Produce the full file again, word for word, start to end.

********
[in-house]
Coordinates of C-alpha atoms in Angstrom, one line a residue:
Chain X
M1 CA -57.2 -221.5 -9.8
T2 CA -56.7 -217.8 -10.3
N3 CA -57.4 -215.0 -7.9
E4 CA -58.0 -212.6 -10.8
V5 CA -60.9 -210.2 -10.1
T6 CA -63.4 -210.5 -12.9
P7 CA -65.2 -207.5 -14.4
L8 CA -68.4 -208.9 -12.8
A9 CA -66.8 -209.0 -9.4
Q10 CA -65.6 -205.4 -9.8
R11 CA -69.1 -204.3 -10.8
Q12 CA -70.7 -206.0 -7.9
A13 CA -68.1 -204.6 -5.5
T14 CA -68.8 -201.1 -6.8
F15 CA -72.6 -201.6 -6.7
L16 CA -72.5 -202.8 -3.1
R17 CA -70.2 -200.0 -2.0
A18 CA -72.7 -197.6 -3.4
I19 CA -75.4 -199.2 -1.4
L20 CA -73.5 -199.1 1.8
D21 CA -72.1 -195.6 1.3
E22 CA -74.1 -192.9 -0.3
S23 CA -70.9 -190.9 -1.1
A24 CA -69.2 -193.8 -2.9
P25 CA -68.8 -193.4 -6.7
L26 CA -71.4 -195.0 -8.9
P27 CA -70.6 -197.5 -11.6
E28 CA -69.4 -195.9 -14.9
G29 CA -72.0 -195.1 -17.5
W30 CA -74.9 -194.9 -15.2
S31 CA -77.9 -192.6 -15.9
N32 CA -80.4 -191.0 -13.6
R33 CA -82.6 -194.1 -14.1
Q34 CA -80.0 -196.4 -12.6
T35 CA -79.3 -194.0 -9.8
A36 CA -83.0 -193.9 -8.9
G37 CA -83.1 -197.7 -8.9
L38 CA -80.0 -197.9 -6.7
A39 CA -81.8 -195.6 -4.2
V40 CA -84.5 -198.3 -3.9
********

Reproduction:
[in-house]
Coordinates of C-alpha atoms in Angstrom, one line a residue:
Chain X
M1 CA -57.2 -221.5 -9.8
T2 CA -56.7 -217.8 -10.3
N3 CA -57.4 -215.0 -7.9
E4 CA -58.0 -212.6 -10.8
V5 CA -60.9 -210.2 -10.1
T6 CA -63.4 -210.5 -12.9
P7 CA -65.2 -207.5 -14.4
L8 CA -68.4 -208.9 -12.8
A9 CA -66.8 -209.0 -9.4
Q10 CA -65.6 -205.4 -9.8
R11 CA -69.1 -204.3 -10.8
Q12 CA -70.7 -206.0 -7.9
A13 CA -68.1 -204.6 -5.5
T14 CA -68.8 -201.1 -6.8
F15 CA -72.6 -201.6 -6.7
L16 CA -72.5 -202.8 -3.1
R17 CA -70.2 -200.0 -2.0
A18 CA -72.7 -197.6 -3.4
I19 CA -75.4 -199.2 -1.4
L20 CA -73.5 -199.1 1.8
D21 CA -72.1 -195.6 1.3
E22 CA -74.1 -192.9 -0.3
S23 CA -70.9 -190.9 -1.1
A24 CA -69.2 -193.8 -2.9
P25 CA -68.8 -193.4 -6.7
L26 CA -71.4 -195.0 -8.9
P27 CA -70.6 -197.5 -11.6
E28 CA -69.4 -195.9 -14.9
G29 CA -72.0 -195.1 -17.5
W30 CA -74.9 -194.9 -15.2
S31 CA -77.9 -192.6 -15.9
N32 CA -80.4 -191.0 -13.6
R33 CA -82.6 -194.1 -14.1
Q34 CA -80.0 -196.4 -12.6
T35 CA -79.3 -194.0 -9.8
A36 CA -83.0 -193.9 -8.9
G37 CA -83.1 -197.7 -8.9
L38 CA -80.0 -197.9 -6.7
A39 CA -81.8 -195.6 -4.2
V40 CA -84.5 -198.3 -3.9